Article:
Growing up, I always had cool things that comprised my “happy place”: Drive-In Theaters, Famous Monsters Magazine, library books about monsters and monster movies, and of course, Creature Double Feature, just to name a few. Many of my friends weren’t into these things, but they were always special to me. What I didn’t realize was that there were so many other people out there that had the same experiences as me. There was no Internet at the time to connect us, so were in these pockets all around the country. We didn’t have a Horror Host in Boston, but I had read about them. Eventually, Elvira was syndicated and when cable came along we were able to see such hosts as Joe Bob Briggs and even Grampa Munster! In the mid-1990’s, I decided that I wanted to be a Horror Host, too. I created the character of Uncle Death and have played him off and on over the years on an irregular basis. In 1999, I came up with the idea of The Fright Channel in order to share my “happy place” with the rest of the world. Although the investors backed out at the last second in 2003, and after a long time of picking myself up and dusting myself off, I was finally able to make a comeback with TFC and Uncle Death in 2010.
Fast forward to this past weekend: the magazine ‘Horror Hound’ held their second Horror Hound Weekend from March 25th-27th, 2011 in Indianapolis. After much hard work, some of my TFC crew and I were able to go there, and what I encountered surpassed my expectations! Not only did I learn that Horror Fans, the most loyal fans of any genre, were the nicest, most polite people in the world, I also found that we had all grown up with near parallel experiences! I got to meet Joe Bob Briggs and many others that I had read about and even communicated with over the years. Uncle Death had finally arrived, and I learned that I had become part of a family…a family of Horror Hosts and fans that helped promote each other and wanted to spread that same enjoyment that I had growing up.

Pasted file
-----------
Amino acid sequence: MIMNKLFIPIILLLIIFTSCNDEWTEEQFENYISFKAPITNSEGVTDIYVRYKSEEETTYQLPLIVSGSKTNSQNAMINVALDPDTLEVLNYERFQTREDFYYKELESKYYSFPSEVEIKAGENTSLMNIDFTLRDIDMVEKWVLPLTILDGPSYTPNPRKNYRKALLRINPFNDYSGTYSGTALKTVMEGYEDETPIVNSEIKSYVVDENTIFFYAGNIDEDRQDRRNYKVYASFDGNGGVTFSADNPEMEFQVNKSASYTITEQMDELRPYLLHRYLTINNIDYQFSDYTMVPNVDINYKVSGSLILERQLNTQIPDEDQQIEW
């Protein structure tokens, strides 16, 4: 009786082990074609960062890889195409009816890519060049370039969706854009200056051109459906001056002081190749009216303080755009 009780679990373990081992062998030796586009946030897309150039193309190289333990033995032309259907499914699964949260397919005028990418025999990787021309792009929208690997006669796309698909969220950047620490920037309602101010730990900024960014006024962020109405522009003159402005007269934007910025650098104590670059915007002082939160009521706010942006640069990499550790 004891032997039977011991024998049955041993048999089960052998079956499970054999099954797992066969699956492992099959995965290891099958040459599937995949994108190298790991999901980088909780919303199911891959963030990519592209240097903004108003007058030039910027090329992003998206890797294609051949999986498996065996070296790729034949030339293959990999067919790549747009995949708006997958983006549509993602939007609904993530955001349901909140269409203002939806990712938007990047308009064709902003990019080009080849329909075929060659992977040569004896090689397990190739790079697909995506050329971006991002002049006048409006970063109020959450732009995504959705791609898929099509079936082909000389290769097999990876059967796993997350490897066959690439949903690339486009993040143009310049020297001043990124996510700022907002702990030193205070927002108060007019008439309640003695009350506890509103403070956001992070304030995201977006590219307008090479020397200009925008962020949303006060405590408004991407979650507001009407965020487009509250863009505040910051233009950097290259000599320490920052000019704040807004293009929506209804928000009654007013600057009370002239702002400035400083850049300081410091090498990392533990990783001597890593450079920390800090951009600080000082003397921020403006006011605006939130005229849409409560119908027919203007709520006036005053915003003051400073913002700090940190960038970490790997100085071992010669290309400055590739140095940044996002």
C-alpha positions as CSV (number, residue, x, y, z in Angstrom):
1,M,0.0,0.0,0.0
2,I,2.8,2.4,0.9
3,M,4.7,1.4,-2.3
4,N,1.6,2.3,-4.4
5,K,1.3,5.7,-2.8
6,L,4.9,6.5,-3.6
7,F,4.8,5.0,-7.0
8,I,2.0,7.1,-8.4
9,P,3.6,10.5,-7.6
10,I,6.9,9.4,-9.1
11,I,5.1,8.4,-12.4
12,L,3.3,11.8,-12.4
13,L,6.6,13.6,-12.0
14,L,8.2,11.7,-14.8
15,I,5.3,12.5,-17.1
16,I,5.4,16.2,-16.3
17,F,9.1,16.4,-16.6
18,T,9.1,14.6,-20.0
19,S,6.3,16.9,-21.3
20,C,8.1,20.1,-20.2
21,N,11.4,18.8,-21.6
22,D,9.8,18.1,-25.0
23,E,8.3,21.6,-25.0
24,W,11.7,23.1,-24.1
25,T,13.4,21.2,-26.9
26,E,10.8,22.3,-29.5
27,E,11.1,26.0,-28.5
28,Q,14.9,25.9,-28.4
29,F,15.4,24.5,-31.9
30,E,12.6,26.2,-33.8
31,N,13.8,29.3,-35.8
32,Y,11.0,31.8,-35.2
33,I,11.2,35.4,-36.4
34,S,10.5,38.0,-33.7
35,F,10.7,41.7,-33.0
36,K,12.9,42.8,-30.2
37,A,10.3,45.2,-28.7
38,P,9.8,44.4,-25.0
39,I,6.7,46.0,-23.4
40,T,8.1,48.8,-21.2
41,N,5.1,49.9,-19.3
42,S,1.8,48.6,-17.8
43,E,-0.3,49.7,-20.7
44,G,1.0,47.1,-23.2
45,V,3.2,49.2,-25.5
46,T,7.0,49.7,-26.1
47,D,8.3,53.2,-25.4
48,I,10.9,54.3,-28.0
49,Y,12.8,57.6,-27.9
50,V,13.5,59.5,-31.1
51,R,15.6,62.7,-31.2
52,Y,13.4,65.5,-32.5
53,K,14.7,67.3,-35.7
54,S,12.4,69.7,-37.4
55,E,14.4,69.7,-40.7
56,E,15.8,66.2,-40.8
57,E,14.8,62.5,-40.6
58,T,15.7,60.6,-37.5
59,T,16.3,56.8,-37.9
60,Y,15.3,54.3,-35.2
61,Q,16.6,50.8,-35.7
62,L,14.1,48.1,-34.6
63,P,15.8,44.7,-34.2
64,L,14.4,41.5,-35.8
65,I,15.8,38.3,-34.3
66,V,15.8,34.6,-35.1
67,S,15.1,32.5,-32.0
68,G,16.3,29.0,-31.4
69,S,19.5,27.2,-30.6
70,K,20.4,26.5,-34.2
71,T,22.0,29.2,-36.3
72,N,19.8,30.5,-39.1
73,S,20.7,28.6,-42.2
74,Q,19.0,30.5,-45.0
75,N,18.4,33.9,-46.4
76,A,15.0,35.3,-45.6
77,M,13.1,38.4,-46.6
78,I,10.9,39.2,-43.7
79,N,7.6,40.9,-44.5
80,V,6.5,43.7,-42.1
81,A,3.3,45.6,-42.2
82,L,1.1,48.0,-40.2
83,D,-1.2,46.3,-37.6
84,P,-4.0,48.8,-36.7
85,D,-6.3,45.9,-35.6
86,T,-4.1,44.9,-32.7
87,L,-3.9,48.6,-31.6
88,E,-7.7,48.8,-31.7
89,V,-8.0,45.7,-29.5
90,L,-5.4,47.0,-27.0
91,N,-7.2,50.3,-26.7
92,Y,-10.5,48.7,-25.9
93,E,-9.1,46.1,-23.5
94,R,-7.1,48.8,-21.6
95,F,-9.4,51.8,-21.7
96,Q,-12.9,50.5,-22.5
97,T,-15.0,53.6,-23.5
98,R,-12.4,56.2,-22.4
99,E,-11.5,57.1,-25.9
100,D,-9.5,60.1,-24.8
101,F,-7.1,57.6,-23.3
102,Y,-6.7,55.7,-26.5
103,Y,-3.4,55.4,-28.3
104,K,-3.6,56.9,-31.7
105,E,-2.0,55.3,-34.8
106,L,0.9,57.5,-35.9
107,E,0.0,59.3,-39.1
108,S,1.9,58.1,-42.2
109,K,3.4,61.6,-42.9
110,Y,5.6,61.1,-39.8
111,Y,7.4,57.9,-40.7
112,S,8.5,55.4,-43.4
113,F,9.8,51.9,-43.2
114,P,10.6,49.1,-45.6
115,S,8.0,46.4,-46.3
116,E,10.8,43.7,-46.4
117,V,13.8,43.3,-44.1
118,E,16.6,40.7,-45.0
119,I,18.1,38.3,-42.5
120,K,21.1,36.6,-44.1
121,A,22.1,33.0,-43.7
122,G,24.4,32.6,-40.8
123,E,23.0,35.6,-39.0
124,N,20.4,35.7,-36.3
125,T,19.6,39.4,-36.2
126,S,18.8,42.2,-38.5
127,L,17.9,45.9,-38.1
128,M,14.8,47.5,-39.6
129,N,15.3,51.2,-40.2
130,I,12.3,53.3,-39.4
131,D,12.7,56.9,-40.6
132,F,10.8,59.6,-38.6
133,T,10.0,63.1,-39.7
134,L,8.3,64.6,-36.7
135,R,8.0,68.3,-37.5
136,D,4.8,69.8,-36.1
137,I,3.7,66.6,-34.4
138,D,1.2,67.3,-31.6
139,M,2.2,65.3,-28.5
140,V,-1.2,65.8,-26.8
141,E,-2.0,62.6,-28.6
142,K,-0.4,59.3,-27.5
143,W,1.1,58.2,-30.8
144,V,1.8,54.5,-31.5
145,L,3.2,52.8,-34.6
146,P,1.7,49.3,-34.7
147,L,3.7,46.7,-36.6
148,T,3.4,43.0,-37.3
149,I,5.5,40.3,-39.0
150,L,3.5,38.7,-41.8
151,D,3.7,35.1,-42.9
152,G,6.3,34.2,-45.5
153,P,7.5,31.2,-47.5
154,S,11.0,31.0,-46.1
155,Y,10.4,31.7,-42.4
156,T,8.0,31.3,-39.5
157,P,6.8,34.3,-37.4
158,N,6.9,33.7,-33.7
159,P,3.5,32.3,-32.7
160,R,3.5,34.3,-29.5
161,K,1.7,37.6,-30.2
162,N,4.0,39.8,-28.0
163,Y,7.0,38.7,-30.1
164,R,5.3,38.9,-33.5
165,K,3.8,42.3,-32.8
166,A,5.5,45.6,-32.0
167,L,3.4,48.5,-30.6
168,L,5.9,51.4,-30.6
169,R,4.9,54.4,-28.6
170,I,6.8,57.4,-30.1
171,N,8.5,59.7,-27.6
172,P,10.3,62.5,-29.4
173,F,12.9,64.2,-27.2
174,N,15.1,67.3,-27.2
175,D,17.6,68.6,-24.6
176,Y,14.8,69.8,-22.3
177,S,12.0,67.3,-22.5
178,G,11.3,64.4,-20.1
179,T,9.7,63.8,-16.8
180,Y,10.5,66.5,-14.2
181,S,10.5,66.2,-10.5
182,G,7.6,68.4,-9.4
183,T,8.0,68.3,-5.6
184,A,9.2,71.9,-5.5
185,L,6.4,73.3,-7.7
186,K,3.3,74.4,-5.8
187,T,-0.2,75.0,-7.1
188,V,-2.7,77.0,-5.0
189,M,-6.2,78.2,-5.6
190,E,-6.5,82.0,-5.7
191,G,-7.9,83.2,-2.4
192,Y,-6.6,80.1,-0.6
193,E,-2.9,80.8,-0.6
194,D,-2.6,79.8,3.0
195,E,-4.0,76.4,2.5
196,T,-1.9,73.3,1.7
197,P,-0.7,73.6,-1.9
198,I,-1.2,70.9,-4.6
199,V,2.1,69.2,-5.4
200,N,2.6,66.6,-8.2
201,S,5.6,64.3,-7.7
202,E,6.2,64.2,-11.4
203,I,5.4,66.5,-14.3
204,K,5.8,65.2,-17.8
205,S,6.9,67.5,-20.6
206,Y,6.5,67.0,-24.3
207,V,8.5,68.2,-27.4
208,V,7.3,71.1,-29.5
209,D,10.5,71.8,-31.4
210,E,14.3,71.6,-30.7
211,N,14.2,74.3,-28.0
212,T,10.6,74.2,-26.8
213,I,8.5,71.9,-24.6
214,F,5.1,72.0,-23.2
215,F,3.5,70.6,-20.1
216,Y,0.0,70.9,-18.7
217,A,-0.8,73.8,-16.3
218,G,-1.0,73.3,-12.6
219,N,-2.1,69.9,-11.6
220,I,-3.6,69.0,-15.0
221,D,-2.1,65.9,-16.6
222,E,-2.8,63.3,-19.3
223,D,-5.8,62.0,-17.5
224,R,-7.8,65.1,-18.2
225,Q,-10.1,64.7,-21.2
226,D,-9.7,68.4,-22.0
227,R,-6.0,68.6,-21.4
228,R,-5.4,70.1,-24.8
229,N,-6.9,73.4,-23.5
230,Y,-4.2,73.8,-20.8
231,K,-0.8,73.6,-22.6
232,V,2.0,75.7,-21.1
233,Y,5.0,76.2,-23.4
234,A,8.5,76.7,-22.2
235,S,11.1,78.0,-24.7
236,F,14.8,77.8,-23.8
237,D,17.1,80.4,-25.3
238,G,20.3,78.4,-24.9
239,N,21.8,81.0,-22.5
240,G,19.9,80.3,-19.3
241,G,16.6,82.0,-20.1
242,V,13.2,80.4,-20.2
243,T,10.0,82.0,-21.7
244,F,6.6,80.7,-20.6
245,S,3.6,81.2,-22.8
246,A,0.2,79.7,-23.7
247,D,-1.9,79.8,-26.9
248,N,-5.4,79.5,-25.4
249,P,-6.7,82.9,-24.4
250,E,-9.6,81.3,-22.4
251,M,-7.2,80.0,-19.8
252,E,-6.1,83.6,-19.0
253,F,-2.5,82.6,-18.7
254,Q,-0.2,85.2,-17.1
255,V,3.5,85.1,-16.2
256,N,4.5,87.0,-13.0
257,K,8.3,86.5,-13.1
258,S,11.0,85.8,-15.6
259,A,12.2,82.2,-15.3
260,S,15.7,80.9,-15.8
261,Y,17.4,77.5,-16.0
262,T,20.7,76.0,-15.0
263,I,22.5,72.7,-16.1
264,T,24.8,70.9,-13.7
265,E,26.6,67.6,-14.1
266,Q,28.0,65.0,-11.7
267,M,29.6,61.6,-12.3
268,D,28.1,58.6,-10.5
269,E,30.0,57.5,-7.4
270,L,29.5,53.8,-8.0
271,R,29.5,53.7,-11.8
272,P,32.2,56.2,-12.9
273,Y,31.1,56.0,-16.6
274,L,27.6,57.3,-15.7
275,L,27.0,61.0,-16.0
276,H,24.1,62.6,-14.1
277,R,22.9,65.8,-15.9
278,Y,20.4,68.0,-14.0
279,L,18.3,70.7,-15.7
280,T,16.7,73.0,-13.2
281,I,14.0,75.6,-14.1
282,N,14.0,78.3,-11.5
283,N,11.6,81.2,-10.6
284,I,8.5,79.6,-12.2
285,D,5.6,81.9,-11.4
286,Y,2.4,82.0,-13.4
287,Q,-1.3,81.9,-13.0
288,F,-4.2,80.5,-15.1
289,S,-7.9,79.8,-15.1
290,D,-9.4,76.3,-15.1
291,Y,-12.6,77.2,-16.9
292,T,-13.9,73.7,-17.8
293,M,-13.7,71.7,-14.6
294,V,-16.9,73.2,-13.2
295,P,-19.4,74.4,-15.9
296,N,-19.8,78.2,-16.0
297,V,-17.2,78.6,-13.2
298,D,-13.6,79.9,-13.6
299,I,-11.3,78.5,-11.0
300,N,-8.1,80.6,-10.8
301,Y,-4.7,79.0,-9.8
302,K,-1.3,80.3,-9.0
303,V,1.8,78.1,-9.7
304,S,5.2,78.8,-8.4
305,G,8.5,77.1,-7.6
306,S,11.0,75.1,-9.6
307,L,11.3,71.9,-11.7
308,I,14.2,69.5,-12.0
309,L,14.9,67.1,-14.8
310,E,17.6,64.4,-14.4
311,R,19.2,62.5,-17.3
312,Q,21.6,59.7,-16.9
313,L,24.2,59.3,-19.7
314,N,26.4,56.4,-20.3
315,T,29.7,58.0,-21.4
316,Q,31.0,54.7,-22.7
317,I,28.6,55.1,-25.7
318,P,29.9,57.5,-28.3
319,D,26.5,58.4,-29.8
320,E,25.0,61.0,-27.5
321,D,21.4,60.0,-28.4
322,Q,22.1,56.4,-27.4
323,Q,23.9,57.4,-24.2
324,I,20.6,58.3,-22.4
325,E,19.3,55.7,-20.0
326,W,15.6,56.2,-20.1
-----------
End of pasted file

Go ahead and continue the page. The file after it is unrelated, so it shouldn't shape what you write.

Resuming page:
Four of us: Shayne Doherty, Sharon Wong, Eric Gendron and myself had a 14-hour drive out there. It was long, and I was very surprised that there was not a lot of complaining. Everyone was dedicated to the cause of making the Fright Channel’s mark on the world. While the others are not particularly horror fans, they could see the value in my project and it was evident in their dedication to not only making this venture, but making it a success! We left on Thursday night and got to the hotel by 1pm the next day. After recouping our energies and freshening up, we went over to the hotel where the convention was at and set up our booth. While we tried to prepare ourselves for everything, it was still unknown territory. We had trouble with the banner, and I was sweating (yes, the gang were laughing at me). Then I saw Joe Bob Briggs, Drive-in Movie Critic extraordinaire, saunter in with his cowboy swagger to a table near us! I started to fall into fanboy mode and Shayne had to wrangle me so I didn’t make a fool of myself.
Shayne and I went over to Joe Bob and introduced ourselves. I stuttered and stammered in my starstruck mode, but Shayne managed to pull me from the brink. Joe Bob was every bit the cool gentleman I imagined him to be in real life, and the weekend was starting off on a good note. When we had first walked in, we were close to opening time, and there was a line of people who had paid to come in an hour before the convention officially opened. I was stunned by the amount of people that were eager to participate in this event. After we were set up, Shayne and I went back to our hotel so I could don the Uncle Death garb and come back in character. Again, I was nervous because I was trying out new make-up (not that crappy greasepaint I’ve been using all these years), and I still didn’t know how Uncle Death would be received.
Back at the con there were all kinds of people interacting and kibitzing: people dressed in costumes; parents who were nice enough to indulge their children’s fascination with monster movies; and some who were just plain old fans and wanted to meet stars or their idols or just connect with other fans. We were in the Horror Host room which was made up of two smaller meeting rooms opened up to become one. There was another large ballroom where the Mask Fest was held. Vendors selling all kinds of props, makeups and monster masks filled the place. Most prominent was David Lady, and old acquaintance of mine who had been there in the early days of The Fright Channel to lend assistance, but whom I had never met in person. He, too, is a Horror Host and plays Dr. Lady on “The Late Dr. Lady Show”. Funniest punster I ever met! Dr. Lady had a microphone and was not only in charge of running his booth and the Mask Fest, but also making announcements over the sound system. There were also some stars who had booths in the room as well including Tom Atkins (most famously known for Night of the Creeps), and Kane Hodder who played Jason in several Friday the 13th films.